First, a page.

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BMJ 2005; 331 doi: (Published 14 July 2005) Cite this as: BMJ 2005;331:131
  1. Alison Tonks, associate editor (

    Coffee may reduce the risk of type 2 diabetes

    After observational studies hinted that drinking coffee reduced the risk of type 2 diabetes, researchers investigated this attractive possibility by systematically reviewing the best available data. They found a strong and consistent link between habitual coffee drinking and a lower incidence of type 2 diabetes. In nine cohort studies combined (n = 193 473) people in the highest or second highest categories for coffee drinking (3 6 cups/day and 4-6 cups/day) were about a third less likely to develop diabetes than people in the lowest category (£ 2 cups/day) (relative risks 0.65, 95% confidence interval 0.54 to 0.78, and 0.72, 0.62 to 0.83). The association stood firm after adjustment for confounding factors, including smoking and obesity. It was also consistent across five cross sectional studies from Japan, Spain, Sweden, and the Netherlands.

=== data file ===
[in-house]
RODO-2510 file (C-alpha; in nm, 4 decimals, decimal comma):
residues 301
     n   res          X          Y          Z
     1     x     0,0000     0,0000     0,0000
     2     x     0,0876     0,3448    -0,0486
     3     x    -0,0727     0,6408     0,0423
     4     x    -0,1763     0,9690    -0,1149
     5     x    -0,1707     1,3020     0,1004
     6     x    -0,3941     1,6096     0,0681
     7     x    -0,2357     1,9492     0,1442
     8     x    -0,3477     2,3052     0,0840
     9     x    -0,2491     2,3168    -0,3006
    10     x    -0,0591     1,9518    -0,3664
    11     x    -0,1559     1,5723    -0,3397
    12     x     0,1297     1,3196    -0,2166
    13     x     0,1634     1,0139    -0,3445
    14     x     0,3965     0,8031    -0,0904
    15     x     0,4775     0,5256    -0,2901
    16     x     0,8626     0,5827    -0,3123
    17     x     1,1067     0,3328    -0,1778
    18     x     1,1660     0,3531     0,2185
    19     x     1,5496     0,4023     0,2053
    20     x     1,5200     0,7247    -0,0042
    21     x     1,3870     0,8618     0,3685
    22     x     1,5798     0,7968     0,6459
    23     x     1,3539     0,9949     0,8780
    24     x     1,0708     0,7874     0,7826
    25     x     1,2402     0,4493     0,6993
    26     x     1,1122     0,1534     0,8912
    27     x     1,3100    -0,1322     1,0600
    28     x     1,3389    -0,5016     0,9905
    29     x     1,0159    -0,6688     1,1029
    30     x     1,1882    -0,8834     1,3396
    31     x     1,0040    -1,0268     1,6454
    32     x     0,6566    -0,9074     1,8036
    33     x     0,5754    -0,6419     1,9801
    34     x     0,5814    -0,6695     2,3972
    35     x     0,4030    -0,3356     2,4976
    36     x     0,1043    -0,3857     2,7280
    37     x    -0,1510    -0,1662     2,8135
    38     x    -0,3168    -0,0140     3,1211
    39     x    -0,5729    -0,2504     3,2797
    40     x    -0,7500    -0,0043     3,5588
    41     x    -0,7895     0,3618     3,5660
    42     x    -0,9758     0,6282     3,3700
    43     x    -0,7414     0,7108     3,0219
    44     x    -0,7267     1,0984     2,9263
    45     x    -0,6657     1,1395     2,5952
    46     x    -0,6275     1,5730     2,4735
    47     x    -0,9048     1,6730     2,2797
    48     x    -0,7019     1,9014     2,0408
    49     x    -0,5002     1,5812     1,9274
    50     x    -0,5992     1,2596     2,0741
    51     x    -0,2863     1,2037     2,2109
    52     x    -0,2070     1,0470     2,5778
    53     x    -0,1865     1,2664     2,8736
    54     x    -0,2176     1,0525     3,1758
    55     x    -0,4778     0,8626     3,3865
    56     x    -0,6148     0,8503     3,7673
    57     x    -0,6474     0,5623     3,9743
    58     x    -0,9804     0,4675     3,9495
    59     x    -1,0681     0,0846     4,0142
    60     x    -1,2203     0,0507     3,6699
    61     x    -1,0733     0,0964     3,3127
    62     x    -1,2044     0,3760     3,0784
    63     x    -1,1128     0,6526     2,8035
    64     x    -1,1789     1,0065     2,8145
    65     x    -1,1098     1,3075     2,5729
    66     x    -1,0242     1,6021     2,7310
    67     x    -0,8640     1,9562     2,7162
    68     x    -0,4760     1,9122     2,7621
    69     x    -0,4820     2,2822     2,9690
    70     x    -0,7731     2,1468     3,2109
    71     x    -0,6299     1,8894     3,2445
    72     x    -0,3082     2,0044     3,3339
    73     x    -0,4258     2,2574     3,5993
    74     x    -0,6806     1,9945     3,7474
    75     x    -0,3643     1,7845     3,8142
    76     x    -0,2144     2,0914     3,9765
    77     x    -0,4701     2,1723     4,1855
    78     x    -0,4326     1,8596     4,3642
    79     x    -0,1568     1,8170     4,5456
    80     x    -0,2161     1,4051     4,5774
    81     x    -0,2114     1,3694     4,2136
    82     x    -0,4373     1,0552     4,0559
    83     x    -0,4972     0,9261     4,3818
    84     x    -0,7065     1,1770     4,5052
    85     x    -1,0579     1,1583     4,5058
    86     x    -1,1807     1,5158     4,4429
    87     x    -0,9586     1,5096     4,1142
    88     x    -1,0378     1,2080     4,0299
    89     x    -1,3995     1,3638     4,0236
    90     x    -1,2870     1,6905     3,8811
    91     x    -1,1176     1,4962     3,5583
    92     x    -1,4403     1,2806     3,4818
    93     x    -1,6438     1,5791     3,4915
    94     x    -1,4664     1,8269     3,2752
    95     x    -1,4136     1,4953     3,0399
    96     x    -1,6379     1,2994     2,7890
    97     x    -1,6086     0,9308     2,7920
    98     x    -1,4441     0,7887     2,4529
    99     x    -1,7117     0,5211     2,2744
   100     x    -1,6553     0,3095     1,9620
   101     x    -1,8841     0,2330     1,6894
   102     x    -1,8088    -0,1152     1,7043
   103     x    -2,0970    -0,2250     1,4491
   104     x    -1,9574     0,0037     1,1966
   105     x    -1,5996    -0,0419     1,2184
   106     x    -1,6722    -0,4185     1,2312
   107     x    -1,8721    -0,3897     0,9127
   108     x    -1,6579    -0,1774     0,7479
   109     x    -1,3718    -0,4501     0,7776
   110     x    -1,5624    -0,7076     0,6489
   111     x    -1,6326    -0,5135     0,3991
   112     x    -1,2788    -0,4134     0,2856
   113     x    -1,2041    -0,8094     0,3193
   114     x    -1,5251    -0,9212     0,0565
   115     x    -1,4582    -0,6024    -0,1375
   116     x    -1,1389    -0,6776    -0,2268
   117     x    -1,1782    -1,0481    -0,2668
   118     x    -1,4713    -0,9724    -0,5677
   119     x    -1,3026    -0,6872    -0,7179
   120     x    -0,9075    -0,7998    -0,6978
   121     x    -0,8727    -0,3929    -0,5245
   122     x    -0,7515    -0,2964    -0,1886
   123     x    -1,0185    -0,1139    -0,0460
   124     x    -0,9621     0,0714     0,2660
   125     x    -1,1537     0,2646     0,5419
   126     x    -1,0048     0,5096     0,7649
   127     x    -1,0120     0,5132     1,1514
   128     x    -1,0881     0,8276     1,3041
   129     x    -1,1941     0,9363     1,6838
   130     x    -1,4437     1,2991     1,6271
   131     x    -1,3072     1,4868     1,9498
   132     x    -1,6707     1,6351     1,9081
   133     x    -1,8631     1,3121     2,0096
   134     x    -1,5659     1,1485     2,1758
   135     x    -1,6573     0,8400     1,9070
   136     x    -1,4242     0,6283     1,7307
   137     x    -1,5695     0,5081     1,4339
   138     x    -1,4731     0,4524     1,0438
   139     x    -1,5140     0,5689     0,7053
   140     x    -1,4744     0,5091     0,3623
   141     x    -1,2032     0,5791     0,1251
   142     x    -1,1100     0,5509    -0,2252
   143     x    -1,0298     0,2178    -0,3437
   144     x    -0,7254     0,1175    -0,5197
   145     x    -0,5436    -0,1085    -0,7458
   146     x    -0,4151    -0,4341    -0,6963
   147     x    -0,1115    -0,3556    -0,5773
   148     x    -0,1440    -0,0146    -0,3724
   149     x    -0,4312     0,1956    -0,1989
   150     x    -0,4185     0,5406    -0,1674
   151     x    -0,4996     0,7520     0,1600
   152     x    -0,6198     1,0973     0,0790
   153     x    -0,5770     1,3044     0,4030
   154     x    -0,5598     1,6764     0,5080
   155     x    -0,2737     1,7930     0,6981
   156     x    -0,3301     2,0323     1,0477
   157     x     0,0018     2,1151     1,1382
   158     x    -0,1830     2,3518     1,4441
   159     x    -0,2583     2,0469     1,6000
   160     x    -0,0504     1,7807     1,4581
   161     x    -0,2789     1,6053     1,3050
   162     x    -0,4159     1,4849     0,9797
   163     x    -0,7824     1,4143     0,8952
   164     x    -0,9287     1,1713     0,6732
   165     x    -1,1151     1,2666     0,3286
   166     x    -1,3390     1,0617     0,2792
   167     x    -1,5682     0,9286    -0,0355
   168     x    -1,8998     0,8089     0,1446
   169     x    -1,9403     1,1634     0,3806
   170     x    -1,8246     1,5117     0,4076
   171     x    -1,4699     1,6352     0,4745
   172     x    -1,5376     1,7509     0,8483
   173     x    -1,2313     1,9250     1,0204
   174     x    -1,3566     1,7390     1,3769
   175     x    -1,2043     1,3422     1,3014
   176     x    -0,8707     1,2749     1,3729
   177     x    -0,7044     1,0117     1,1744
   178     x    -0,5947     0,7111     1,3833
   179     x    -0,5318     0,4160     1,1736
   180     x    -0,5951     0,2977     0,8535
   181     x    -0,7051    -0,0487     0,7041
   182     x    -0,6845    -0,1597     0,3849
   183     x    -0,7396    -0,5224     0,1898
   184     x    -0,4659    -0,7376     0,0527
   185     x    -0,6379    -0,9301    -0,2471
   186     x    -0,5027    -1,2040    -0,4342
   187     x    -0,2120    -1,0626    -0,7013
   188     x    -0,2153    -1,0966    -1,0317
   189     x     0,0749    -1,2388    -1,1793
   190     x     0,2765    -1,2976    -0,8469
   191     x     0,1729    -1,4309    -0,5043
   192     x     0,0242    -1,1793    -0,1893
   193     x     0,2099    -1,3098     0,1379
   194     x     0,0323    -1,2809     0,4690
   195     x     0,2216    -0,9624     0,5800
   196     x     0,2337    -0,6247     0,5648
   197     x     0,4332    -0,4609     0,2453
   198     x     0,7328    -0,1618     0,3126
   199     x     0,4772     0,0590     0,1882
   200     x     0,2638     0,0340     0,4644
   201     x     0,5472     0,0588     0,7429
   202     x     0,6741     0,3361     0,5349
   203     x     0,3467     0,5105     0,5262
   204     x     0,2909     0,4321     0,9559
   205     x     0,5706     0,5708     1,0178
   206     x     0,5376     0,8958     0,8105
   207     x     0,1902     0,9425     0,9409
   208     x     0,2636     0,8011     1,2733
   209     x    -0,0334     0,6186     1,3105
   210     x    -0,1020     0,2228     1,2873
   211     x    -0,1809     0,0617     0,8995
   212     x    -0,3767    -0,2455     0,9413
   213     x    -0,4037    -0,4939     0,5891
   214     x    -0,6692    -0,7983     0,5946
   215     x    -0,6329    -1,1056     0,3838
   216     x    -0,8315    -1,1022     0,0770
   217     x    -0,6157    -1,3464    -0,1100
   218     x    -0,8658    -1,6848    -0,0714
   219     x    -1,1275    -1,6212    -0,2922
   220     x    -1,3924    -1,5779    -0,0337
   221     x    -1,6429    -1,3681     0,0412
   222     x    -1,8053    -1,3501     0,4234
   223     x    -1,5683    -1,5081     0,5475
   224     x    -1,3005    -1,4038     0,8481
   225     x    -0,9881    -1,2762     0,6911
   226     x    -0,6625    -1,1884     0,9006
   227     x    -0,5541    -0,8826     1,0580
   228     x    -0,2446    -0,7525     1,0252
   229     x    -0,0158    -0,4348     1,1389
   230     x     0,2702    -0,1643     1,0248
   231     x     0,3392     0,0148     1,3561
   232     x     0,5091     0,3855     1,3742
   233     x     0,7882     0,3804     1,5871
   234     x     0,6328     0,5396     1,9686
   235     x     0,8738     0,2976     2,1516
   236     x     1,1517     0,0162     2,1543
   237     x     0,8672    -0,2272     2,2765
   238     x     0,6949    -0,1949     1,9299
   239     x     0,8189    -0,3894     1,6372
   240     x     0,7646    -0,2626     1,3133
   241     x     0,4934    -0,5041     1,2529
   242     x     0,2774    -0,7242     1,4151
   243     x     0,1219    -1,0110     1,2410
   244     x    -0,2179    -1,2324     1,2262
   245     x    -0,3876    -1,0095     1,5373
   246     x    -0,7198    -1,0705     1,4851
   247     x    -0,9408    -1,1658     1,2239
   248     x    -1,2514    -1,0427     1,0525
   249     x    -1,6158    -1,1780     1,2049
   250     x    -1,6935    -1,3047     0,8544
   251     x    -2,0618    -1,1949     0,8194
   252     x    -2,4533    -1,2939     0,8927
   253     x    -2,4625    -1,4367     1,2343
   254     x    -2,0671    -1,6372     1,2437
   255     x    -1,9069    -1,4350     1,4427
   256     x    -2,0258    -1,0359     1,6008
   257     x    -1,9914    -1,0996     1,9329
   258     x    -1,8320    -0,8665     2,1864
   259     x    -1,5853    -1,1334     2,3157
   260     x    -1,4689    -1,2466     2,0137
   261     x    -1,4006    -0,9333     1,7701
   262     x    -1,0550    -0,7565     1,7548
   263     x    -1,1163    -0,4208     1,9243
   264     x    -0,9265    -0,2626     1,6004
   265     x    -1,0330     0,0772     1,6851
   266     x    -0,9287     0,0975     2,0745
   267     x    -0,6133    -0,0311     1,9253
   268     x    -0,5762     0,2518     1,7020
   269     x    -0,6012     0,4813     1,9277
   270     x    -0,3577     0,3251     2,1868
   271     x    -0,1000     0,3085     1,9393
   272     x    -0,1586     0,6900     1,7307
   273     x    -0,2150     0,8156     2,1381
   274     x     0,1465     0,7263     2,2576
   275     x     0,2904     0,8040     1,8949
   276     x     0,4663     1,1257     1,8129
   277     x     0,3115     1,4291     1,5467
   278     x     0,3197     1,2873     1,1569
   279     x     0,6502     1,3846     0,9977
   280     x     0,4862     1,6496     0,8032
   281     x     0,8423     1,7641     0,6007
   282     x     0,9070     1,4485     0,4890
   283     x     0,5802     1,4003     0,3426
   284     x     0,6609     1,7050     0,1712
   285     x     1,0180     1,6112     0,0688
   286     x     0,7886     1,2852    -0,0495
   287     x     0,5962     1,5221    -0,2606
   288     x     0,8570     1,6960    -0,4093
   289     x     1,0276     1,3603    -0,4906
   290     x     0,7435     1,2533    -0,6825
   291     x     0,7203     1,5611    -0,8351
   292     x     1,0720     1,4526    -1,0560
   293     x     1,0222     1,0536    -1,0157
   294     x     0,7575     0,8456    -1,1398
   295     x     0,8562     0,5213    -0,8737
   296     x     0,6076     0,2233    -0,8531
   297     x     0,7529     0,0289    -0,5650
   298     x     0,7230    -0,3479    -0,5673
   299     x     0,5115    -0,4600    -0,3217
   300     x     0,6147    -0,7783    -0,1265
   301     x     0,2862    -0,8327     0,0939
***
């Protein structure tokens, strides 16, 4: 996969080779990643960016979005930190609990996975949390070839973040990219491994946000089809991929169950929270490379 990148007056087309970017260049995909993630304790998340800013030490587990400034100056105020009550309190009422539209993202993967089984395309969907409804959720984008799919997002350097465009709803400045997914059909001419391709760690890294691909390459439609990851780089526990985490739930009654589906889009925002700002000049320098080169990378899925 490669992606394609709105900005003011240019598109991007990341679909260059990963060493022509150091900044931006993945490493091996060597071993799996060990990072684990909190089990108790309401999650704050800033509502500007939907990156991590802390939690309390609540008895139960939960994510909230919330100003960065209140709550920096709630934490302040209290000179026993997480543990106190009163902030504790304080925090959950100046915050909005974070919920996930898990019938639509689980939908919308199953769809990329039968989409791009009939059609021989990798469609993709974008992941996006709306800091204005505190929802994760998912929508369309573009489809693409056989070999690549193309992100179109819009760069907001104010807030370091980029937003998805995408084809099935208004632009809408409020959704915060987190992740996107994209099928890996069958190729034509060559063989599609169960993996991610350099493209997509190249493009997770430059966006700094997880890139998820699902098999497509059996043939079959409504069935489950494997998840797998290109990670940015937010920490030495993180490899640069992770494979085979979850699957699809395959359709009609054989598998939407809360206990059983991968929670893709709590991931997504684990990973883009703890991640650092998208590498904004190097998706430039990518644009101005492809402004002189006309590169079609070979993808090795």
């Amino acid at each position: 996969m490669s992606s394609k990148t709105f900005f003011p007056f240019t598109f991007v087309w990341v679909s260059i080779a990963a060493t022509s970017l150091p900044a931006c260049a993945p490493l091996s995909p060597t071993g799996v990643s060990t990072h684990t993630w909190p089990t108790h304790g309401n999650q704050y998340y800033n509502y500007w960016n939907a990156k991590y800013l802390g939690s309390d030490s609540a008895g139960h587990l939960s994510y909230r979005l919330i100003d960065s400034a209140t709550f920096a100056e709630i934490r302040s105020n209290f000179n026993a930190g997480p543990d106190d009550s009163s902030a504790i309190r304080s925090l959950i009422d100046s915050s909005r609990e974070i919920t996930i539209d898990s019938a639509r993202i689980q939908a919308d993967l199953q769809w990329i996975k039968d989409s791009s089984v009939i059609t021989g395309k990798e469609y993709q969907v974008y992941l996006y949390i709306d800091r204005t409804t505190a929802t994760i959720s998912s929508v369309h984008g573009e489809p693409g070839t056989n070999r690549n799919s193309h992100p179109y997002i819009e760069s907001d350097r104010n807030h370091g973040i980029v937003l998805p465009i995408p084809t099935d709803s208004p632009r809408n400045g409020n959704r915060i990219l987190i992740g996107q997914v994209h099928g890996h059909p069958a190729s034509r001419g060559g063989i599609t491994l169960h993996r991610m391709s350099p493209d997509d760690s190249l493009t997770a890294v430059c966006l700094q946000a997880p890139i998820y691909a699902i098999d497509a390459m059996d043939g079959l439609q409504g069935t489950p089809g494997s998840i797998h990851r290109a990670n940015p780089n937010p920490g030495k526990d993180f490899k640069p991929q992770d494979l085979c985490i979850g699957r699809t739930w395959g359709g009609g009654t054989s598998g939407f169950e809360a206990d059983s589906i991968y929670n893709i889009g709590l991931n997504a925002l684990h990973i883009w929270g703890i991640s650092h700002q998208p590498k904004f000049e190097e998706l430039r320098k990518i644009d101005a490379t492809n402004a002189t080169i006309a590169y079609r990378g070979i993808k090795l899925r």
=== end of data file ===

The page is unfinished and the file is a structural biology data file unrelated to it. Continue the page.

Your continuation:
Credit: LANCET

    These findings look convincing, but it's much too early to start telling patients to drink more coffee, say the authors. Because of the nature of the studies, there's still a chance the association isn't real (caused instead by bias or confounding) or causal (early diabetes might alter coffee drinking habits). Even if it is both, we need to find out more about how and why coffee alters glucose metabolism before concluding that it's good prophylaxis against diabetes.

    Ceftriaxone is a good alternative to chloramphenicol during epidemics of meningococcal meningitis

    One or two intramuscular injections of long acting chloramphenicol is the cornerstone of treatment for epidemic meningococcal meningitis in sub-Saharan Africa. It's cheap, effective, and easy to use, but production, and therefore supply, is under threat. Ceftriaxone is another widely available antibiotic with activity against Neisseria meningitidis, and it has been found to work just as well in a recent head to head trial from Niger.

    The trial, which was randomised but not blinded because of technical difficulties in the field, compared single injections of ceftriaxone or chloramphenicol …

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